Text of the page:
"It's clearly not your mother’s Lifetime anymore" tease ads for the new series The Client List. The show, in which Jennifer Love Hewitt essentially plays an empowered hooker, is something of a departure for a network best known for "poorly shot films about weepy women in jeopardy," says Troy Patterson at Slate. Based on the 2010 TV movie of the same name (which earned Hewitt a Golden Globe nod), The Client List focuses on Texas mom Riley Parks who's forced into work as a masseuse after her husband leaves her. Quickly learning that clients leave bigger tips when she offers extra services, Parks becomes skilled at doling out happy endings. Viewers got their first taste of her talents on Sunday night. "Delicious trash" or just trash?
It's escapist fun: The Client List is "deliciously trashy, campy," and "generally quite fun, whether one chooses to laugh with it or at it," says Brian Lowry at Variety. The dialogue is unapologetically punny — "This job is all about flexibility," quips the massage parlor's manager. The male "customers" are delectable eye-candy. And Hewitt creates a charming, relatable character who's easy to root for. Furthermore, it's a refreshing change for the network. The Client List offers something that's typically absent from Lifetime's menu: "A happy ending."
"The Client List"
But lacks any substance: The Client List is the softest of soft porn, says Patterson. "Softer than Charmin, softer than lingerie ads." It's pure fantasy, often blatantly unrealistic. But it's "so cinematographically spiffy that its genial meaninglessness seems almost beside the point." Hewitt portrays Riley Parks with inoffensive "upbeat blandness," typical of the show's "just fun" vibe. Those looking for anything approaching an insight should look elsewhere.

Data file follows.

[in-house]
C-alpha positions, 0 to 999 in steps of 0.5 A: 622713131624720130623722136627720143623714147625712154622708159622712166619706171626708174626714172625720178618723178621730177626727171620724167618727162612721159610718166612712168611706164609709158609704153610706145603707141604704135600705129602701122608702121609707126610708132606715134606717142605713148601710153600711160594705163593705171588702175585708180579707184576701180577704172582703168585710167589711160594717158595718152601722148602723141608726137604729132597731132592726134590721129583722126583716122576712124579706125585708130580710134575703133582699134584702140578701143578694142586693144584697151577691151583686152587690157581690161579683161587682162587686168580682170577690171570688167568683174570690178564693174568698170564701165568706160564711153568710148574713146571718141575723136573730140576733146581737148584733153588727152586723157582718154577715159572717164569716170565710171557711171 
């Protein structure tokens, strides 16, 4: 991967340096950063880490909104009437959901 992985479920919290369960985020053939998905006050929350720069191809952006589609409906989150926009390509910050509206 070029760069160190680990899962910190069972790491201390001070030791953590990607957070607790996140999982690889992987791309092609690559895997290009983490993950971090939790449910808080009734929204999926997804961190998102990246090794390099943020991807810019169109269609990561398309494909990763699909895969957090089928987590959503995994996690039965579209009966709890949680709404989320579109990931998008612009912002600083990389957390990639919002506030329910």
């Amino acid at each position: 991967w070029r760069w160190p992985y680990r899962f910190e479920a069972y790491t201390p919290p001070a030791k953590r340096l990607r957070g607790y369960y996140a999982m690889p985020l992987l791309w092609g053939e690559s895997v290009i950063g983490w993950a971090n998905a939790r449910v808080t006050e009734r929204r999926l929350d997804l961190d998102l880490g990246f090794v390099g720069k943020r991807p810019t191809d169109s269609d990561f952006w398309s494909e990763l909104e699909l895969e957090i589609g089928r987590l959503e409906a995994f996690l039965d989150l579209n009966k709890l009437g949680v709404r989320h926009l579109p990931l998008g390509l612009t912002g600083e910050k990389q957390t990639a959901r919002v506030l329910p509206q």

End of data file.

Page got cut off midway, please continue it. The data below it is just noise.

It's all too chaste: "It's hard to imagine a less sexy show about prostitution," says Mike Hale at The New York Times. Unlike recent, more appealingly explicit series — Hung, Secret Diary of a Call Girl — The Client List suffers from a lack of steam and seems to unfold in "a combination of the Steel Magnolias hair salon and a particularly luxurious women's gym." The writing is "stock Lifetime dramedy," with an implausible running plot device that sees Hewitt's character offering marriage counseling to her, ahem, paying customers — a laughably sculpted lot who "appear to have walked over in a group from Chippendale's."
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